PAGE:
Here we go again with the optimists at Bloomberg painting an employment picture that appears to be rosier than reality.

Before I go any farther with my analysis, I just want to point out that the employment report, like the CPI inflation report, is a report of the past. I am not saying that it has no impact on markets, but likely only in the confirmation of bets that have already been placed. The whole point of playing markets is to be out in front, not a week or a month behind; and so it is doubtful to me that any of these reports are the market drivers that the media outlets make them out to be. If markets rise or fall when these reports come out, it is probably only a coincidence or the people who are behind the pack finally figure out what the movers and shakers already knew.

At any rate, the number of jobless claims for the week, 355,000, was below what a survey of economists predicted by 7,000. The 4-week average is at a five year low. And again, I point out that March 2008 was not a fun time to be looking for a job considering that the recession began in December 2007. In fact, much of 2007 and 2008 were terrible for job hunting, at least from my perspective. Remember that video of Cramer flipping out in August of 2007? And it probably is still very difficult to be job hunting.

The article in Bloomberg also states that the employment report due out tomorrow will probably show that net 166,000 jobs were added with the unemployment rate unchanged. Filtering out all of the other nonsensical commentary noise that is padded around the presentation of the numbers, my thoughts are that it’s just more of the same. It is not a report to be cheered. The only exception is that we’re stable at some degree of awful.

Bernanke may have been able to pull the whole plan of open-ended QE out of the ditch with his testimony to Congress last week. But if it were me with a commitment to make significant progress on unemployment, I would be very disappointed in this report, thinking that more needs to be done to achieve that goal. Bernanke and the rest of the FOMC need to get the monetary bazooka dusted off and raise NGDP expectations much higher. Remember the graph by Marcus Nunes that I keep waving around? The red line needs to rise farther and faster toward the zero mark in order to see more improvement in the employment picture. For some reason the Fed has been very timid about it, even wavering at times, which is inexplicable when we should be able to suppose that some natural adjustments in the employment market are helping to push the numbers up somewhat. In other words, the Fed is still very much behind the ball with its do something, and then wait and see kind of approach.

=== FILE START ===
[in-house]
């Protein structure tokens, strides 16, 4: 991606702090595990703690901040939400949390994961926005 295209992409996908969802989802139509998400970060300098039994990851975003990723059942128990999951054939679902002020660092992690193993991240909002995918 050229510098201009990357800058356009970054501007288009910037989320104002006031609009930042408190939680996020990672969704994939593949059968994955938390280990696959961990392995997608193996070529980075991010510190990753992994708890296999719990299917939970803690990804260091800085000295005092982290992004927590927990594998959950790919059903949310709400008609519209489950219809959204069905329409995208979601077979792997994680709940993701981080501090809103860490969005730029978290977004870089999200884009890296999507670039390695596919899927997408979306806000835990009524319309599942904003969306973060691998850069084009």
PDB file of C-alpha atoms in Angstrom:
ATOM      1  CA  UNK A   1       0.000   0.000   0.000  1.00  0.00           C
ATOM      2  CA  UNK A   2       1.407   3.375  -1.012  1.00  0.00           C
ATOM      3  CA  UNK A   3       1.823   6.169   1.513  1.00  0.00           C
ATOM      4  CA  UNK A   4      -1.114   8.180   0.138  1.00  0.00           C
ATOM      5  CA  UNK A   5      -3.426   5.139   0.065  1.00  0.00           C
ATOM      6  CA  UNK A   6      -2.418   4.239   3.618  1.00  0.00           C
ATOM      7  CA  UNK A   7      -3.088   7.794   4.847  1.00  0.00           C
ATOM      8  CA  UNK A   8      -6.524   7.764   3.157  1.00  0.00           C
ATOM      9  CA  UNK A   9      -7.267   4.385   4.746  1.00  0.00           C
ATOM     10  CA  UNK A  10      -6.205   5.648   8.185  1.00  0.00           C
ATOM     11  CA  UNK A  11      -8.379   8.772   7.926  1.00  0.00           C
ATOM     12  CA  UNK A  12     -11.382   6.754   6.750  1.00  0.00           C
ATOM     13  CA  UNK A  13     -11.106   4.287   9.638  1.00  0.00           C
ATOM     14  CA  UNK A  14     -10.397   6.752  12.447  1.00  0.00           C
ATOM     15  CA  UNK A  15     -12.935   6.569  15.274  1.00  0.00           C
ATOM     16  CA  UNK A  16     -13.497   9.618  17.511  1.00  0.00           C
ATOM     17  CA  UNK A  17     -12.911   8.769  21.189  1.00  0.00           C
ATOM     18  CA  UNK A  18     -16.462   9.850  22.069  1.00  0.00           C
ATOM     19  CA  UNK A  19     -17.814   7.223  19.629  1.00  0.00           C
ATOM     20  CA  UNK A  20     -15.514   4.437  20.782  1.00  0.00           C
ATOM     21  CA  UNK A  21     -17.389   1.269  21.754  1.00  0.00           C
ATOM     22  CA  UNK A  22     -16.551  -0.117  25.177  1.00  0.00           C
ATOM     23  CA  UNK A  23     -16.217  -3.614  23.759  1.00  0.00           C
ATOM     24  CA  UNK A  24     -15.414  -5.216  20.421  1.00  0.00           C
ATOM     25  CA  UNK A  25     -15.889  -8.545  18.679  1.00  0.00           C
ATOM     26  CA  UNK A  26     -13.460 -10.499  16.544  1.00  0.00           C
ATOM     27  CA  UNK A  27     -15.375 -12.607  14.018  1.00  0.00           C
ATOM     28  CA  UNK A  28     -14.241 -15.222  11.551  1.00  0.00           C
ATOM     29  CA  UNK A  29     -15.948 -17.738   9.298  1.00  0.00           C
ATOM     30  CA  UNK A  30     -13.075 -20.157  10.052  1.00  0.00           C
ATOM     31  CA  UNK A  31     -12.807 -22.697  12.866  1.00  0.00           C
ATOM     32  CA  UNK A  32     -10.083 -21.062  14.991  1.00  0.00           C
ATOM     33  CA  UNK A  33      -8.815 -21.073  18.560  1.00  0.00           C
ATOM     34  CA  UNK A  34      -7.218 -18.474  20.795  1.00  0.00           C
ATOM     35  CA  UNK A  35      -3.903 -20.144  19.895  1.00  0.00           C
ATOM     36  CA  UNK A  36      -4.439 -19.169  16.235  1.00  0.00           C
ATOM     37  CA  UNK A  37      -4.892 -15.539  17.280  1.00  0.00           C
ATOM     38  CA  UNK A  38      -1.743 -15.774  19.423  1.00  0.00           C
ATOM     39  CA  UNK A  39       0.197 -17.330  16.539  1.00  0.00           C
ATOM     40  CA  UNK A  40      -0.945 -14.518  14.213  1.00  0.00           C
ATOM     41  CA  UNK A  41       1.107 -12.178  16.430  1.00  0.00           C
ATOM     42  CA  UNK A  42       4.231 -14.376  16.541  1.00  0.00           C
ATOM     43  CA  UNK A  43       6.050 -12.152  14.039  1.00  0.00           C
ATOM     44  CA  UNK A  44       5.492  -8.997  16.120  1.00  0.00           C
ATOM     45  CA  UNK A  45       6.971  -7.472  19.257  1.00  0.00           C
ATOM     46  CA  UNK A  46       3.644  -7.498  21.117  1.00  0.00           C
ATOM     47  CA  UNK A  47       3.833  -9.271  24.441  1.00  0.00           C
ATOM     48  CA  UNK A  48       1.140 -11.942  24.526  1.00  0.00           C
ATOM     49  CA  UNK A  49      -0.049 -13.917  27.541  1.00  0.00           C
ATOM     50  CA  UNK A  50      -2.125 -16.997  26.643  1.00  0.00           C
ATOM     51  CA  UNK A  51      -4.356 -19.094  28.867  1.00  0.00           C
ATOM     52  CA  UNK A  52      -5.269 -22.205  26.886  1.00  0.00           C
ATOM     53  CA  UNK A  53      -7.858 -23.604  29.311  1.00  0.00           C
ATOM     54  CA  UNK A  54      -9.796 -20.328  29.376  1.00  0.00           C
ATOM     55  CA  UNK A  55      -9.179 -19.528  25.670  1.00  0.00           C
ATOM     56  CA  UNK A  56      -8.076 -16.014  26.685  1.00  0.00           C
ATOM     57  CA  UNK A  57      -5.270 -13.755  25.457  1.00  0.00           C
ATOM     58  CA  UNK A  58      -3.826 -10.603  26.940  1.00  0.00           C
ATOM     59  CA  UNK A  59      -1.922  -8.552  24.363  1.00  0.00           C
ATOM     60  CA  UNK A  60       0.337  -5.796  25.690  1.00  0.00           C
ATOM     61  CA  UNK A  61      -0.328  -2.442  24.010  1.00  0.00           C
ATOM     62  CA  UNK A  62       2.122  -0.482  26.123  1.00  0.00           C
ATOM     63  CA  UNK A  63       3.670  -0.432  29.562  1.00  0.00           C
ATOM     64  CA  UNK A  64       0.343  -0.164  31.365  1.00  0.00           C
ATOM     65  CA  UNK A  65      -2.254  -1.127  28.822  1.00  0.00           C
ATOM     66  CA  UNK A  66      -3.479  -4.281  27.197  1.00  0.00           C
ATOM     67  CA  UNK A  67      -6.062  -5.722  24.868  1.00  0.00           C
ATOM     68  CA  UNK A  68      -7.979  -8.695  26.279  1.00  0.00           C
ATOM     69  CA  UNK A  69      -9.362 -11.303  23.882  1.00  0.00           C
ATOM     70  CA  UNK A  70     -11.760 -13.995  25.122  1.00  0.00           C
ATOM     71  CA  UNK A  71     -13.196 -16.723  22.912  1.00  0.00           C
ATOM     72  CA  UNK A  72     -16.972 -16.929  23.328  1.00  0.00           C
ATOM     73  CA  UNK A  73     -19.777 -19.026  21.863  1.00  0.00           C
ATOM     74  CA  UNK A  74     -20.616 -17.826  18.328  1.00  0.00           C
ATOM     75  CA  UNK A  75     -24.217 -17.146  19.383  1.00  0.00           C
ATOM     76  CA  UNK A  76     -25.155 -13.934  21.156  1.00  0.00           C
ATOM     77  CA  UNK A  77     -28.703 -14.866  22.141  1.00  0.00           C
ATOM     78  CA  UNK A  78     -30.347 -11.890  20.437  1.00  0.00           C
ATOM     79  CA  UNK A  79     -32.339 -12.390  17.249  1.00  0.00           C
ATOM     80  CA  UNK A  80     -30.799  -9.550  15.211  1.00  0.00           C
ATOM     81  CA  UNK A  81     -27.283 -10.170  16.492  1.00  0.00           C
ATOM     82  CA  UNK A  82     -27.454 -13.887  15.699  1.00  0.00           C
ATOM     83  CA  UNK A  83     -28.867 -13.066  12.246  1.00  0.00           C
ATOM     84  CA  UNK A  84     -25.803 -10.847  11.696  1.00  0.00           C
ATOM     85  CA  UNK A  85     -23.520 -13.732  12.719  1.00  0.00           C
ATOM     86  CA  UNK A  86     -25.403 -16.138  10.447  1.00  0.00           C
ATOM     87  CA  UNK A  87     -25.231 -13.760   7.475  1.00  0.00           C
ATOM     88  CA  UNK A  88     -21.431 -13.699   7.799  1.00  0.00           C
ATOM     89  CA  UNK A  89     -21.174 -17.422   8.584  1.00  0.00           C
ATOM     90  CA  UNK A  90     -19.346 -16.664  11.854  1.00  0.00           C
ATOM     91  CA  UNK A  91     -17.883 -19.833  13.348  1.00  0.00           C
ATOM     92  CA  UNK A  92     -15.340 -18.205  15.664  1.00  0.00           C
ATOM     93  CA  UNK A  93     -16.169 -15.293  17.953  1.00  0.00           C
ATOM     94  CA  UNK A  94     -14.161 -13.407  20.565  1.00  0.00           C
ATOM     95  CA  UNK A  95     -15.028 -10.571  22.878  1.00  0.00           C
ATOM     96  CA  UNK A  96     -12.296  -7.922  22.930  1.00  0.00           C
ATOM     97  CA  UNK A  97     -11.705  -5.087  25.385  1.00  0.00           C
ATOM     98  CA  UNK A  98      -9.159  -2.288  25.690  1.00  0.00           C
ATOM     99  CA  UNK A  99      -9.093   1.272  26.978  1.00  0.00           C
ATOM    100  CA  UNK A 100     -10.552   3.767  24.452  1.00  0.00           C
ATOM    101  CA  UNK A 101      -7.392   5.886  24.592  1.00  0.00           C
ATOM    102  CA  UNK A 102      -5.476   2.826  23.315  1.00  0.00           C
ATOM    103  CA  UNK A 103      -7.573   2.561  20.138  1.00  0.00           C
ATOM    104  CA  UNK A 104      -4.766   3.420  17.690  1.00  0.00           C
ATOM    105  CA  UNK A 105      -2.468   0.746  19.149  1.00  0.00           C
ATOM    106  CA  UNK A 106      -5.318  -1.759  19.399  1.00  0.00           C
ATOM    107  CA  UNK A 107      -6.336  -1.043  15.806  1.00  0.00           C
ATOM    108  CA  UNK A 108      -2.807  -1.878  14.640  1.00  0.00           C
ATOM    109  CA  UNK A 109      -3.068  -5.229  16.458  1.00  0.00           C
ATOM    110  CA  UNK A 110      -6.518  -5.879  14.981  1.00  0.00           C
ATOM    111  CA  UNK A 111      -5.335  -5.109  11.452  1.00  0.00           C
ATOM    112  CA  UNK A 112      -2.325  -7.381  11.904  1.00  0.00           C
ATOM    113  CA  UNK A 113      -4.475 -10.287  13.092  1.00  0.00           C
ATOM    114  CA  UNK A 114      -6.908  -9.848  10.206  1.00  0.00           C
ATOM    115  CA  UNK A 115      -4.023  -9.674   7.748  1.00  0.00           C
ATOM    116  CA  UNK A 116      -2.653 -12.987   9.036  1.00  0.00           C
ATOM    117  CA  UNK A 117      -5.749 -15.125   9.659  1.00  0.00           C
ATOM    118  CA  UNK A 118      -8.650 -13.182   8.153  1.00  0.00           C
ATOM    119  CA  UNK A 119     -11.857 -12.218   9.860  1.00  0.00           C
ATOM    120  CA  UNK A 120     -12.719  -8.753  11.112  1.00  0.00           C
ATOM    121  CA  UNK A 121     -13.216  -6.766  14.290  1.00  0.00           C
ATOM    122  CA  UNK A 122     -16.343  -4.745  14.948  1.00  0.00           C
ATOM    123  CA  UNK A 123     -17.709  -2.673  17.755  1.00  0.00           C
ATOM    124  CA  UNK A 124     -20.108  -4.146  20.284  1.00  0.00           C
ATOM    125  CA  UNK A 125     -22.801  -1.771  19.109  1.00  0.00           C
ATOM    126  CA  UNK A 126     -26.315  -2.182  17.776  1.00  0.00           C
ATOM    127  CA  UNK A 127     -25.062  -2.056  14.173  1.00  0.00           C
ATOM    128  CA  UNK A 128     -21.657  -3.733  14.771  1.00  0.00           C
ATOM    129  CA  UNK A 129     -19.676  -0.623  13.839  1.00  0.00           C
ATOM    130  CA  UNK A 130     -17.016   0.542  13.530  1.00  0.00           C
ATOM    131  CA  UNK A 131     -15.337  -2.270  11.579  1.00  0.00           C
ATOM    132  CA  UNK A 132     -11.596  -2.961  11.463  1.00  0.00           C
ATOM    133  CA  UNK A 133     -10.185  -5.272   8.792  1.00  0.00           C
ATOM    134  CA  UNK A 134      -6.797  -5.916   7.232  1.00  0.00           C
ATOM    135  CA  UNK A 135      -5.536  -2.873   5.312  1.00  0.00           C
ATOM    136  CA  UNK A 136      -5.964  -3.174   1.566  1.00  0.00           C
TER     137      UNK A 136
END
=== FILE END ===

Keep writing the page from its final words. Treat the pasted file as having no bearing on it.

Bernanke needs to get out in front of this. He’s already proven that what he says matters more than what the idiot inflation nutters and bubble fear-mongers on the FOMC have to say. And I think it’s high time for him to come out and speak longer and louder than they. He can’t be practically absent while these bozos flap their gums, tighten policy, and leave him to clean up the mess.

I’ve given Bernanke kudos for limiting the damage these people have already done, but he really needs to appear to be a leader on this one, and stop hiding behind his marble desk.

[Update 3/8/13]

Marcus Nunes has a post up today about what the employment report that was released today means and I tend to agree. Between the two surveys, the household survey and the establishment survey, there isn’t any agreement. If employment was starting to take off, we wouldn’t be peering through murky, muddy water in the underlying data trying to find where those extra 70k jobs came from. It doesn’t make sense that the labor force and participation rate continued to decrease while these employers supposedly had a really good month.

Take a look for yourself. The household survey is here and the establishment survey is here.